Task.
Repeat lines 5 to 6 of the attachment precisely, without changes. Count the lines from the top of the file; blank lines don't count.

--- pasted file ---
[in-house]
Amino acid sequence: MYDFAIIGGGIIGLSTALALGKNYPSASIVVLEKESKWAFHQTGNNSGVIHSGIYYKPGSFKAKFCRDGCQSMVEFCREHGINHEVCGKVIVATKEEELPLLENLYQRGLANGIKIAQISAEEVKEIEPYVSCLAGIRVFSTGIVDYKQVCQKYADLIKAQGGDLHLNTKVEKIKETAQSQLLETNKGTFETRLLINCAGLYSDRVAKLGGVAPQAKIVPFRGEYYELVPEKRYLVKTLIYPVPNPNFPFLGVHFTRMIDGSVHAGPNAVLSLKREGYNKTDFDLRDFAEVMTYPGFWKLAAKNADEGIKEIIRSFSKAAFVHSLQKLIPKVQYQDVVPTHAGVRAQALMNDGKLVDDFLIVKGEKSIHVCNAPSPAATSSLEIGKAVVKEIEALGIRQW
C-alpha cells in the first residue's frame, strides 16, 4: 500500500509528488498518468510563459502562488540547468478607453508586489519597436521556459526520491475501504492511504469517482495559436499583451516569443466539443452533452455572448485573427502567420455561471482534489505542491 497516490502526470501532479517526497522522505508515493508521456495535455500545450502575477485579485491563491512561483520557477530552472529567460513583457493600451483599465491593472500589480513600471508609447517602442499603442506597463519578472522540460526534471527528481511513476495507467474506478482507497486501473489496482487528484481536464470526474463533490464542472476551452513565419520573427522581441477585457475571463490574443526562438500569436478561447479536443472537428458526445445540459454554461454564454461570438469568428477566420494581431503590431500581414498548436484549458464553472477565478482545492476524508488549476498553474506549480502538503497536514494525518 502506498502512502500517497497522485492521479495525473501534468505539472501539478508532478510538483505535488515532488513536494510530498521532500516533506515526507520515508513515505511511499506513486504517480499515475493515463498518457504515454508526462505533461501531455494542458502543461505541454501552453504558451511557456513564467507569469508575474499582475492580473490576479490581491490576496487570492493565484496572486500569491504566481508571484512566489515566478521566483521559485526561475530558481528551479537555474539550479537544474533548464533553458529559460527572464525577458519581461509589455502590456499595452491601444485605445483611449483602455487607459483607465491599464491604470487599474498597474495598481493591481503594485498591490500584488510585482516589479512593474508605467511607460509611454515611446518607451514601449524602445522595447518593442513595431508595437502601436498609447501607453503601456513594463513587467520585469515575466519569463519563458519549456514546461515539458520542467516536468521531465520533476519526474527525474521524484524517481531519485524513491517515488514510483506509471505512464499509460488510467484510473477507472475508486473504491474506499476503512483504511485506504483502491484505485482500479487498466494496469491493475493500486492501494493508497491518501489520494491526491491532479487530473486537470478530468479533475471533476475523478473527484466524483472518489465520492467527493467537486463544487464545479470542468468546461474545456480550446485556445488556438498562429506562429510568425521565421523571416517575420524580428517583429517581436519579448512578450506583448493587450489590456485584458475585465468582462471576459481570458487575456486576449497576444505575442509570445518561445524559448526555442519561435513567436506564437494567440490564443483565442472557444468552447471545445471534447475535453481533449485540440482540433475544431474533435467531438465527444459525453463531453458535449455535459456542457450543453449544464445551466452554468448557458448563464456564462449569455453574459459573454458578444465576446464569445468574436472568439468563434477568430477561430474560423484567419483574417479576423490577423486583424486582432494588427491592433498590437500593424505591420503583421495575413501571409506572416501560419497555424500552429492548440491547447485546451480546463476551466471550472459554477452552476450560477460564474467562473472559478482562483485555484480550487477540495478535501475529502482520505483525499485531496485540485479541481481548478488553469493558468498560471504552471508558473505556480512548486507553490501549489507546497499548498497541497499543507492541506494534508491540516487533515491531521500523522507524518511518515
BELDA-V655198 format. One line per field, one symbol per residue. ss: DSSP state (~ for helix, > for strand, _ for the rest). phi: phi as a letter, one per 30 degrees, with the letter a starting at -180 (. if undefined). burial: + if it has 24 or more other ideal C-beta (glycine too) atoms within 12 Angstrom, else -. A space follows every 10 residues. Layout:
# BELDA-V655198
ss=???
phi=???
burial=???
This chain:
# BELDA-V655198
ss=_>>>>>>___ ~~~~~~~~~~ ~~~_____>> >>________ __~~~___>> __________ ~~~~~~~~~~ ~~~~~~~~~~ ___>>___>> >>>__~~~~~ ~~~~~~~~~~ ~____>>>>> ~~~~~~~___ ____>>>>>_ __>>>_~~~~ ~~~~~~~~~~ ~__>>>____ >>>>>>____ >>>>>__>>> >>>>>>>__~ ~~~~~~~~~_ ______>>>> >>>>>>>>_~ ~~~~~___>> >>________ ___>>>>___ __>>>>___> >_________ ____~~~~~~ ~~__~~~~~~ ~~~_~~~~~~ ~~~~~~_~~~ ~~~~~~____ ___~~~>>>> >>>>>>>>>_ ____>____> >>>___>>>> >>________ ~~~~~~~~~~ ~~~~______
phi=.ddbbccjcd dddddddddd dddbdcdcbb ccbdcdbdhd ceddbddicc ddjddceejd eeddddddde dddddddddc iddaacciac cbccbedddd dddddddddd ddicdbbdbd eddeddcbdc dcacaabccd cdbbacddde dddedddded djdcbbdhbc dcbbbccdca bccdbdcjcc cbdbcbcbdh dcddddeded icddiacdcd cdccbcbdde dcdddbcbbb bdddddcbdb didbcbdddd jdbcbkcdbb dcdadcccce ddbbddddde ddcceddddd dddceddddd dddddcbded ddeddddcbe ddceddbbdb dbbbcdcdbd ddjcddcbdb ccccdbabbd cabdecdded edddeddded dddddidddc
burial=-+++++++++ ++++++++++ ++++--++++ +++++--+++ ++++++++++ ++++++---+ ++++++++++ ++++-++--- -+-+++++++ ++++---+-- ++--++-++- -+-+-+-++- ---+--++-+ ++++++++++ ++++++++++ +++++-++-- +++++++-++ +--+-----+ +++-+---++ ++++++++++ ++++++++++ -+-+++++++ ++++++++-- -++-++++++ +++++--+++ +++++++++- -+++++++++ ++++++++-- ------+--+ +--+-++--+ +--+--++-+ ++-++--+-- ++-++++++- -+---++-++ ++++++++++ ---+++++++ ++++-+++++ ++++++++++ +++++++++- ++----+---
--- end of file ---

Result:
# BELDA-V655198
ss=???